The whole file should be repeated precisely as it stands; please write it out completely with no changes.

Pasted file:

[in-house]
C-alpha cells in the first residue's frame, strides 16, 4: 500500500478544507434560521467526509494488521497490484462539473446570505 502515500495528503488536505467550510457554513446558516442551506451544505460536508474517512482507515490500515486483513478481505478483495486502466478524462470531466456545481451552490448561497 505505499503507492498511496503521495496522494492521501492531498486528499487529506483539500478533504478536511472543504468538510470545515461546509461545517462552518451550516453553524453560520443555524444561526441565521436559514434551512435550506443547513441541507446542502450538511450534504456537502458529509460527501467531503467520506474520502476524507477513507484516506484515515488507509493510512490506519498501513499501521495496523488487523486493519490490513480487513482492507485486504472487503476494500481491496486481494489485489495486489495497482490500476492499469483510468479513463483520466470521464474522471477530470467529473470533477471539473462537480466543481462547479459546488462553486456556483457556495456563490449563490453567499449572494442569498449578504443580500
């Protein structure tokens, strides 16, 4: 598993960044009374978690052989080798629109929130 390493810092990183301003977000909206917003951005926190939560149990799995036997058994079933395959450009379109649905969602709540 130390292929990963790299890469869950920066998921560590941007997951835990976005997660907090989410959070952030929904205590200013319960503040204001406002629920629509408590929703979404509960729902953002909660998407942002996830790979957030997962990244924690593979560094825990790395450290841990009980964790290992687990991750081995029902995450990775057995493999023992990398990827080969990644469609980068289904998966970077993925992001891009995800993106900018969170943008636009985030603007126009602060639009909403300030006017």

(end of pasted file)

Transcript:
[in-house]
C-alpha cells in the first residue's frame, strides 16, 4: 500500500478544507434560521467526509494488521497490484462539473446570505 502515500495528503488536505467550510457554513446558516442551506451544505460536508474517512482507515490500515486483513478481505478483495486502466478524462470531466456545481451552490448561497 505505499503507492498511496503521495496522494492521501492531498486528499487529506483539500478533504478536511472543504468538510470545515461546509461545517462552518451550516453553524453560520443555524444561526441565521436559514434551512435550506443547513441541507446542502450538511450534504456537502458529509460527501467531503467520506474520502476524507477513507484516506484515515488507509493510512490506519498501513499501521495496523488487523486493519490490513480487513482492507485486504472487503476494500481491496486481494489485489495486489495497482490500476492499469483510468479513463483520466470521464474522471477530470467529473470533477471539473462537480466543481462547479459546488462553486456556483457556495456563490449563490453567499449572494442569498449578504443580500
């Protein structure tokens, strides 16, 4: 598993960044009374978690052989080798629109929130 390493810092990183301003977000909206917003951005926190939560149990799995036997058994079933395959450009379109649905969602709540 130390292929990963790299890469869950920066998921560590941007997951835990976005997660907090989410959070952030929904205590200013319960503040204001406002629920629509408590929703979404509960729902953002909660998407942002996830790979957030997962990244924690593979560094825990790395450290841990009980964790290992687990991750081995029902995450990775057995493999023992990398990827080969990644469609980068289904998966970077993925992001891009995800993106900018969170943008636009985030603007126009602060639009909403300030006017």